A young take on old classics

Greater Victoria Youth Orchestra tackles the difficult classical pieces professional orchestras play

Members of the Greater Victoria Youth Orchestra are held to the same standards as adult orchestras

The region’s top young musicians will illuminate the complex but timeless scores of Bach and Beethoven this Sunday, opening the 26th season of the Greater Victoria Youth Orchestra.

Considered one of the best youth orchestras in Canada, musicians as young as 11 up to those pushing their late-20s will tackle up-tempo but technically demanding pieces for their first of three concerts – Bach’s Orchestral Suite No. 3 in D, Beethoven’s Symphony No. 6 and Holst’s “A Somerset Rhapsody.”

“The youth orchestra is primarily a training orchestra,” said musical director Yariv Aloni. “I’ve chosen pieces that are universal for every major symphony. Playing Bach or Beethoven, the demands are the exact same as a professional orchestra.”

About half of this year’s crop of 65 budding musicians are new to the GVYO, which is typical – Aloni described the orchestra as a phoenix that rebuilds itself each season.

“Every fall there’s new people. This year half the orchestra is completely new,” said Aloni, a University of Victoria music instructor who has been with the youth orchestra since 2002.

“But I’m glad to see in 10 years the level of skill hasn’t changed. I was worried I’d have to make things easier, but that’s not the case. I can always program more complex pieces.”

Aloni usually offsets one highly technical score with a few that are slightly less difficult, but he admits the three pieces selected for Sunday’s concert would keep a professional orchestra on its toes. Not that he tells the young musicians one score is more demanding than another – “if they are told it’s hard, they think it’s hard.”

“If they believe they can play it, they will play it,” he said. “I’m always amazed at the level of skill. Usually you can’t tell it’s not a professional orchestra. Sometimes it’s not exact, but most people wouldn’t know.

“For younger musicians, (musical scores) are like seeing a movie for the first time, it’s extremely exciting. The level of energy they bring is wonderful.”

Bach and Beethoven are cornerstone pieces for any symphony orchestra, but the Orchestral Suite No. 3 in particular is dear to the heart of the GVYO – it was the first piece it played in its first season in 1986.

All the pieces are energized, a necessity for an orchestra mainly made up of high school students.

“You have to figure out music that will appeal to that age. If you pick a piece that is brooding and very slow, young people will get bored,” Aloni said. “You need something that is fast. We’ve got a good mix.”

Many of the young musicians go on to careers in music, in symphonies, as chamber musicians or instructors. Virtually all make careers in music, but when they start with the GVYO, most have little experience in large ensembles.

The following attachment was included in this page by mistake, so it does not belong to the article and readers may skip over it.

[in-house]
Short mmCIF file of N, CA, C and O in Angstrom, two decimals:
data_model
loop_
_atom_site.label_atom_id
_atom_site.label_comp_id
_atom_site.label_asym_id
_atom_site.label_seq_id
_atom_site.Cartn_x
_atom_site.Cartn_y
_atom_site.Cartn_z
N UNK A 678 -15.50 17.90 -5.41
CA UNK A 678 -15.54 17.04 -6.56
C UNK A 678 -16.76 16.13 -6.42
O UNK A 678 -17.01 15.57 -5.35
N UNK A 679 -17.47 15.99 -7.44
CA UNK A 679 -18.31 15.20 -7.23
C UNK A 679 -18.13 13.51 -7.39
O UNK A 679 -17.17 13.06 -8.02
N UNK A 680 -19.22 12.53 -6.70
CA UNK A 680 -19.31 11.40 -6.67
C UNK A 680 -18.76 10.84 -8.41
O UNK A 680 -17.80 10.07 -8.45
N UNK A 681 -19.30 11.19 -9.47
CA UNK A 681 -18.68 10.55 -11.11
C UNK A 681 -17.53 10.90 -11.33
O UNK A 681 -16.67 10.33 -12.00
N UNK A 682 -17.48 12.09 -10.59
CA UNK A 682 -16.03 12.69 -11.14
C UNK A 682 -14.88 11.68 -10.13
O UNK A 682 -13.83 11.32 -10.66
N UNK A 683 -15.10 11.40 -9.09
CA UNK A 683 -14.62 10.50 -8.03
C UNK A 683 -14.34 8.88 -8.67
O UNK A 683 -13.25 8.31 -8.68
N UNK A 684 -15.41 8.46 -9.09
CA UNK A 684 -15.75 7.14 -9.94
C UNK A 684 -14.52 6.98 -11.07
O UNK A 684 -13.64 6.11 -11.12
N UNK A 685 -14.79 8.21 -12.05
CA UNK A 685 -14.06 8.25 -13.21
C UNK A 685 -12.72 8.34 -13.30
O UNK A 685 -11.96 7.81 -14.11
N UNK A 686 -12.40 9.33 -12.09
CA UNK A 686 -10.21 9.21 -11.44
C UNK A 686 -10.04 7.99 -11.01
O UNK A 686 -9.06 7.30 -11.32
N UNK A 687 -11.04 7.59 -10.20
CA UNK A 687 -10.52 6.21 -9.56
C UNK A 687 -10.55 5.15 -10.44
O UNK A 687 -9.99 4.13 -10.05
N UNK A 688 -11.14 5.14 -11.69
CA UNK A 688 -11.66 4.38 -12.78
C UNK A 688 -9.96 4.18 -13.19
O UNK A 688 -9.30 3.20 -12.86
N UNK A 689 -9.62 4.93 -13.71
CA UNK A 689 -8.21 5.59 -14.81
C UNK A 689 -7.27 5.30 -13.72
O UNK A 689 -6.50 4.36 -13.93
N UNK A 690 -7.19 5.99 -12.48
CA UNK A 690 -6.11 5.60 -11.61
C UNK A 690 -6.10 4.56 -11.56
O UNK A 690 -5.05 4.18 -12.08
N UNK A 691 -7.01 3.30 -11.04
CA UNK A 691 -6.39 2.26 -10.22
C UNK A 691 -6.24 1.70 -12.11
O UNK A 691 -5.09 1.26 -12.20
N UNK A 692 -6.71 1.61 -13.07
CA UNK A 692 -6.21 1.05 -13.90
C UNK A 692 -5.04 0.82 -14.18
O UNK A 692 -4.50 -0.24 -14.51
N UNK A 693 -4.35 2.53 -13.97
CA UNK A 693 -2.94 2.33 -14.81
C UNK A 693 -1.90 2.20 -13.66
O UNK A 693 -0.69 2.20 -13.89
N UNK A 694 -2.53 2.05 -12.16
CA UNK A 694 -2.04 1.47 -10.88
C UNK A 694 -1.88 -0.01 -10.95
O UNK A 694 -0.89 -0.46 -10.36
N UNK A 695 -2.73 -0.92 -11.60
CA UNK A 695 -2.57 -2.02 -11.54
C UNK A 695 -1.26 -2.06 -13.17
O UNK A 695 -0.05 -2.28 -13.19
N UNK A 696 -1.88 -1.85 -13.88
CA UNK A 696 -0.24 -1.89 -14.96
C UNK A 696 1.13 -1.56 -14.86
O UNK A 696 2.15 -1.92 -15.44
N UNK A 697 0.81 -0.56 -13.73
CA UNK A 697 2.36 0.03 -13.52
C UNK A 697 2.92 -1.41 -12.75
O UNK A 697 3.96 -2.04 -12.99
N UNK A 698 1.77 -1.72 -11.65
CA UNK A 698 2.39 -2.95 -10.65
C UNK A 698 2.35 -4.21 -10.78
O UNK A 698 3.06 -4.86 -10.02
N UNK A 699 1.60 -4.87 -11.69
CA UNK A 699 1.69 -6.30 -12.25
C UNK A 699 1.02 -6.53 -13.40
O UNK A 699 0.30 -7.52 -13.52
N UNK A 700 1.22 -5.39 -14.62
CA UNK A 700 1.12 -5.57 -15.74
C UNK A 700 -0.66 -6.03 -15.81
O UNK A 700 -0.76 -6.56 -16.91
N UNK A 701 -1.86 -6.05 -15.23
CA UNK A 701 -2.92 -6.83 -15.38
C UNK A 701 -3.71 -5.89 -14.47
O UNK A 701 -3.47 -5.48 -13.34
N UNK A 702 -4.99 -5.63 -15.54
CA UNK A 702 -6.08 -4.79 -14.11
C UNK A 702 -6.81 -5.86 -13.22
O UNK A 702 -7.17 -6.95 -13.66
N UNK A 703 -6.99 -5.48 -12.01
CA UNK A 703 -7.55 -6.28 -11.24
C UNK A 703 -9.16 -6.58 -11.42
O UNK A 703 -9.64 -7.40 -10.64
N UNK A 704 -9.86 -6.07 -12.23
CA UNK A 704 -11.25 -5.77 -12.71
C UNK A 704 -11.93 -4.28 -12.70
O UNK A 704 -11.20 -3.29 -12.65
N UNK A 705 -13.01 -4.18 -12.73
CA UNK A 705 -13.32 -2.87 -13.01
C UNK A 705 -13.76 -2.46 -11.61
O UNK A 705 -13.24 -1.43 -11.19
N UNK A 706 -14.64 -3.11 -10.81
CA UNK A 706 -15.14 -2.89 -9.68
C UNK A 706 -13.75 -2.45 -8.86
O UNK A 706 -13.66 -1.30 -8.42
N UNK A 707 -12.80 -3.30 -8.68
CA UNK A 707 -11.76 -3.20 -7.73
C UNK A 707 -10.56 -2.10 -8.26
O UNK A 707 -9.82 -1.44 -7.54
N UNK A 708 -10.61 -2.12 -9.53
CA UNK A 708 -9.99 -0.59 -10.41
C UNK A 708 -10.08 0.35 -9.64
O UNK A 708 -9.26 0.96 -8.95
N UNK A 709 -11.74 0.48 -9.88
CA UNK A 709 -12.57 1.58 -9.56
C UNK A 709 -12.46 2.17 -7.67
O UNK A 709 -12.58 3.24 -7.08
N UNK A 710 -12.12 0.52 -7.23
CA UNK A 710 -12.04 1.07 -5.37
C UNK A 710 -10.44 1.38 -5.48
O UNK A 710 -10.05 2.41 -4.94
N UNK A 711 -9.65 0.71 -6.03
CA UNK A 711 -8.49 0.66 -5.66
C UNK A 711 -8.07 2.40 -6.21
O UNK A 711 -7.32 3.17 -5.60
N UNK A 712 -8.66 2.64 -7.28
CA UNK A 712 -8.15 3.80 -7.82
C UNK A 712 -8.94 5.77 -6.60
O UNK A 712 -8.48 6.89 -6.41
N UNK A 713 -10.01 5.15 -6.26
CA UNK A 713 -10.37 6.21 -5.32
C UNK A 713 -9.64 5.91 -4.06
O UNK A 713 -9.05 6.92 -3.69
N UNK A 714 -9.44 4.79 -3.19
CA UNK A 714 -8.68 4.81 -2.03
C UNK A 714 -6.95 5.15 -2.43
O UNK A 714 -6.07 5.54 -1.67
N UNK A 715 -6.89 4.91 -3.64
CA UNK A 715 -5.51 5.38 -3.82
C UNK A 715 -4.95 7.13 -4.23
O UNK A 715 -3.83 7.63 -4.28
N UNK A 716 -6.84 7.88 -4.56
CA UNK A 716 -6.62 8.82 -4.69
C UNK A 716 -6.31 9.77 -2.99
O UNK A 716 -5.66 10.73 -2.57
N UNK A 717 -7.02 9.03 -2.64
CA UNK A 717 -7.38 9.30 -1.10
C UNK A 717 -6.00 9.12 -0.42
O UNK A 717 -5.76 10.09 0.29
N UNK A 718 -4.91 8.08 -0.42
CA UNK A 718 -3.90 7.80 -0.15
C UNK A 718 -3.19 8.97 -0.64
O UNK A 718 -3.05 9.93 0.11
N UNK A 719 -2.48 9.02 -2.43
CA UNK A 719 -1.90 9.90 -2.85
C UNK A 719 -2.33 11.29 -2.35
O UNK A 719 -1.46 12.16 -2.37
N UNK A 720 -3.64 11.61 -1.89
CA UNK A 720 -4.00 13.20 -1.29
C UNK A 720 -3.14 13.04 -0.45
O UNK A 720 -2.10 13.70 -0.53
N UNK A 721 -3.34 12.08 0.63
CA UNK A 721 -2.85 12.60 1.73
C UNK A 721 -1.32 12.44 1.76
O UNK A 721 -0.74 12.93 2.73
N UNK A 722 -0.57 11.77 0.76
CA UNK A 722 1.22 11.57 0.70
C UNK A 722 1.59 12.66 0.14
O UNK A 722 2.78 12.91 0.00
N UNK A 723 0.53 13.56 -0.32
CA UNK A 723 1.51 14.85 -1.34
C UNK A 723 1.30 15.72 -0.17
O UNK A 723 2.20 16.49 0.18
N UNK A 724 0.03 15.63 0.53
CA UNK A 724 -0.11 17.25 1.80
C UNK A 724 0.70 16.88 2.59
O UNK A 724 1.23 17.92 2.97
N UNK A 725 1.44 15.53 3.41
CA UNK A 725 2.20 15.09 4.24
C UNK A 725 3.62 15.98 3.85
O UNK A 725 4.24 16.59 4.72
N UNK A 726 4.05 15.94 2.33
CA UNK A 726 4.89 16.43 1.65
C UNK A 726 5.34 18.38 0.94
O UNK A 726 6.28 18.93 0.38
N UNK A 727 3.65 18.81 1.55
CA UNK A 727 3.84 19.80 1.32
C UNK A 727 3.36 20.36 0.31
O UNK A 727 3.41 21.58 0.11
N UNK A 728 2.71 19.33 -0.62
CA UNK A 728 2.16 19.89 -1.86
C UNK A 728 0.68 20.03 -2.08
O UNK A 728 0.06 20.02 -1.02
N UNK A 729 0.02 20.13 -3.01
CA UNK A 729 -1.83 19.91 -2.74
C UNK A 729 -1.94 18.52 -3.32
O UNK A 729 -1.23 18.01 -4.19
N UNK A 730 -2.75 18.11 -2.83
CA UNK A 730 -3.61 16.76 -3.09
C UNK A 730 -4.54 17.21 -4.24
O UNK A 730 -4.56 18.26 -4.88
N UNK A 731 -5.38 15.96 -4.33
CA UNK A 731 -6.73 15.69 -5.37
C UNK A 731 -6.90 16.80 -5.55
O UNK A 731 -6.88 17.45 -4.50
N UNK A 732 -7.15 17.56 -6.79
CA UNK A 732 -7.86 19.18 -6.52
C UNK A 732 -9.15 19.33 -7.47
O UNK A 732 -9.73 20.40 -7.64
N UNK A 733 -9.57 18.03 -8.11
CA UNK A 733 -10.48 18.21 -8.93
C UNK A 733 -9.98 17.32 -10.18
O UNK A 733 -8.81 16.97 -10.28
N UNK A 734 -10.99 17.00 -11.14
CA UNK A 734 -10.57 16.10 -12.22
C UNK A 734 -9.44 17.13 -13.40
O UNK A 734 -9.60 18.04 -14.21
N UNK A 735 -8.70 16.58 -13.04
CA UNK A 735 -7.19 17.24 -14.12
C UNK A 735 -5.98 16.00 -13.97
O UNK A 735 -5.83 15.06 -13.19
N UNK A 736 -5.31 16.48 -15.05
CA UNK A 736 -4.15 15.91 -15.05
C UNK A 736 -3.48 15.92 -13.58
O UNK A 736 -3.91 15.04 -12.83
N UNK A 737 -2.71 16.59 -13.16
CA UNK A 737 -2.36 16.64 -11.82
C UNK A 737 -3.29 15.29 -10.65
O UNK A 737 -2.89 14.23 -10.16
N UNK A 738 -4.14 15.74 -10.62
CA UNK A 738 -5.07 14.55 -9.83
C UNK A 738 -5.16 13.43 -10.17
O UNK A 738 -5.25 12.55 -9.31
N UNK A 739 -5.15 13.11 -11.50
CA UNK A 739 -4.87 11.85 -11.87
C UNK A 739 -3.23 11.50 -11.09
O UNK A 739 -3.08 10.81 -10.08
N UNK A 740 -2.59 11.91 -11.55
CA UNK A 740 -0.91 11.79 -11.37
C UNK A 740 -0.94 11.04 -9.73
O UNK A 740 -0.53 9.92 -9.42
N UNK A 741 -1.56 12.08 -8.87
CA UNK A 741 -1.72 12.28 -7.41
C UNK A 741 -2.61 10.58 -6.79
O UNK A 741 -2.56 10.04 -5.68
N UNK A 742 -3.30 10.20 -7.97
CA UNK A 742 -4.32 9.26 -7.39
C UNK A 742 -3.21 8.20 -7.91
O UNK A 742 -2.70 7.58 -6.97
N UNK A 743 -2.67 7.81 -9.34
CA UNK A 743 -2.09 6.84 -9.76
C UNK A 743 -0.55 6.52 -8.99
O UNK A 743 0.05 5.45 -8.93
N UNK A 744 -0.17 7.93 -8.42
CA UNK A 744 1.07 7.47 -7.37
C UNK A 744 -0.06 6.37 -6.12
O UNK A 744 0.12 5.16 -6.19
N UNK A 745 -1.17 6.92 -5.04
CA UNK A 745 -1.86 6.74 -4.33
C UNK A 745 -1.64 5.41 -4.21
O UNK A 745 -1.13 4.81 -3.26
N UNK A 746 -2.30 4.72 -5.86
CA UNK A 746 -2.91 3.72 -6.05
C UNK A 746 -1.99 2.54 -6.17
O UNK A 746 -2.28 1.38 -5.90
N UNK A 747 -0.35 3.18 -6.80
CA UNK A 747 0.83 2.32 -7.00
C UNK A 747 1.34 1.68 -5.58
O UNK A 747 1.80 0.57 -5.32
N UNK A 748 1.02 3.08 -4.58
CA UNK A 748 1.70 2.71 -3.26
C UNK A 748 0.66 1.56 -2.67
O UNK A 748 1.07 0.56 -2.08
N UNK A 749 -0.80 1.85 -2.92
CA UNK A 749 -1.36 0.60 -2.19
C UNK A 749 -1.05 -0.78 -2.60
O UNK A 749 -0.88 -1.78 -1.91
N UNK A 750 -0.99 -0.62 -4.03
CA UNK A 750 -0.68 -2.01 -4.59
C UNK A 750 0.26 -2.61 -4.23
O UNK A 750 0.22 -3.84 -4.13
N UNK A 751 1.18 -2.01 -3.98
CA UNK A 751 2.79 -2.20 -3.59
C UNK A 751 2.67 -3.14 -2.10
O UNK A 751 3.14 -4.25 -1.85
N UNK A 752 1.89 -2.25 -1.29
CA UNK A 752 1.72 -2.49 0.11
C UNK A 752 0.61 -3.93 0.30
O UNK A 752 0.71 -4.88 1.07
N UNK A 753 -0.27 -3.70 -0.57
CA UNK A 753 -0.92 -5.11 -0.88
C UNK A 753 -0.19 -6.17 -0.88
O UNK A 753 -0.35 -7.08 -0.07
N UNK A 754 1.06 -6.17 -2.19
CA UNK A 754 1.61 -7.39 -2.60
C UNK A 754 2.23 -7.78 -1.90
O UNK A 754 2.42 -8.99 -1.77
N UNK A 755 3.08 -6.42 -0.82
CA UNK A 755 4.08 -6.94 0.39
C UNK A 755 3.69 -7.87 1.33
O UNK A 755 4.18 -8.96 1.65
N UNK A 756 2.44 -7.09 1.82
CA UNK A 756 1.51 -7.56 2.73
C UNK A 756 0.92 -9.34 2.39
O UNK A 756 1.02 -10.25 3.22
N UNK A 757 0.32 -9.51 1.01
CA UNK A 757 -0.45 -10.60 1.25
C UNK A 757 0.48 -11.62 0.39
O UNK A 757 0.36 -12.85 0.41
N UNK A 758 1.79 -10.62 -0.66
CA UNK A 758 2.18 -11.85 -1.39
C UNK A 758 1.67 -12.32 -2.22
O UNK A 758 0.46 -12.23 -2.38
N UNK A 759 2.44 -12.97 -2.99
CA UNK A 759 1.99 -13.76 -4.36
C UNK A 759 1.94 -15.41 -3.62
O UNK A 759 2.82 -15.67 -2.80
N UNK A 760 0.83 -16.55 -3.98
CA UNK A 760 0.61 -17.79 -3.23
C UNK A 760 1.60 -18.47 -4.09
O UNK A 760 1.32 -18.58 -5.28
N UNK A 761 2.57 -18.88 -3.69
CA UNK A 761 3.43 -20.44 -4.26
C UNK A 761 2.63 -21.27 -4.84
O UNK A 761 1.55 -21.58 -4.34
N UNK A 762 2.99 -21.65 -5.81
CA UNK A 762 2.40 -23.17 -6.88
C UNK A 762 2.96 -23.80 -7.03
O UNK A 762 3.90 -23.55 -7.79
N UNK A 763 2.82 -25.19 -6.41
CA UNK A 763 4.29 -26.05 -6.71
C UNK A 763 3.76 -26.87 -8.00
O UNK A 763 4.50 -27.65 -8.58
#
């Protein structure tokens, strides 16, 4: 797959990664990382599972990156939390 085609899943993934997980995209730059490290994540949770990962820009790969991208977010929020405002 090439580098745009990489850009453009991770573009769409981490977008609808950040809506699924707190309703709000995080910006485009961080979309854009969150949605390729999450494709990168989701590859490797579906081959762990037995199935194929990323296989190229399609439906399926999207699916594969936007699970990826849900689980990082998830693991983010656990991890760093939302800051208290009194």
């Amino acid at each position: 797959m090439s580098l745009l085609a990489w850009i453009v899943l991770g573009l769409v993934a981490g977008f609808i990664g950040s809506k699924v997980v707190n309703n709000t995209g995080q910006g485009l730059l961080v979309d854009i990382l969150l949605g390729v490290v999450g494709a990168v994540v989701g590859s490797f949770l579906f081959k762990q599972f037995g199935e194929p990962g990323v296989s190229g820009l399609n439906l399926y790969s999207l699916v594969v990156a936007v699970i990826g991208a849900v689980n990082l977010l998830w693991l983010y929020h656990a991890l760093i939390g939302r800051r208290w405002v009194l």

“The goal isn’t a factory of musicians, it’s to bring joy through making music,” Aloni said.

“It’s like a living organism where they all work together. It’s 65 people moving at the same time, moving through the notes together … it’s incredible precision. To learn it is phenomenal.”

The Greater Victoria Youth Orchestra is performing on Nov. 27, 2:30 p.m., University  of Victoria Farquhar Auditorium. See www.gvyo.org for more information.

editor@goldstreamgazette.com

Get local stories you won't find anywhere else right to your inbox.
Sign up here

Just Posted

Greater Victoria resident sick with COVID-19 calls it a ‘horrible disease’

Tim Boat says he has ‘extreme coughing fits every hour’ to clear his lungs

Victoria to reassess 2020 budget in light of COVID-19; more hotel rooms found for the homeless

Victoria Mayor Lisa Helps provided an update on municipal measures on March 31

Tents, sleeping bags donated to Our Place from local Victoria store

Robinson’s Outdoor Store received funds from PwC Canada to make the donation

Victoria police seek public help finding high-risk missing woman last seen on ferry

Mariah Konchak has shoulder-length dark hair, scars above her right eye and may be missing a tooth

Victoria police arrest man in stolen Jubilee Hospital worker’s car

Suspect found in car with drugs, stolen property and weapons

B.C. records five new COVID-19 deaths, ‘zero chance’ life will return to normal in April

Province continue to have a recovery rate of about 50 per cent

6.5-magnitude earthquake in Idaho shakes B.C. Interior

An earthquake was reportedly felt just before 5 p.m. throughout the Okanagan

John Horgan extends B.C.’s state of emergency for COVID-19

Premier urges everyone to follow Dr. Bonnie Henry’s advice

B.C.’s first community COVID-19 death was dentist ‘dedicated’ to health: lawyer

Vincent was 64 when he died on March 22 after attending the Pacific Dental Conference

Two inmates at prison housing Robert Pickton test positive for COVID-19

Correctional Service of Canada did not release any details on the identities of the inmates

BC SPCA launches matching campaign to help vulnerable animals after big donations

Two BC SPCA donors have offered up to $65,000 in matching donations

Quarantined B.C. mom say pandemic has put special-needs families in ‘crisis mode’

Surrey’s Christine Williams shares family’s challenges, strengths

Anti-tax group calls for MPs, senators to donate scheduled pay raises to charity

Bill C-30, adopted 15 years ago, mandates the salary and allowance increases each calendar year

Liberals delay release of 75% wage subsidy details, costs: Morneau

Program will provide up to $847 per week for each worker

Most Read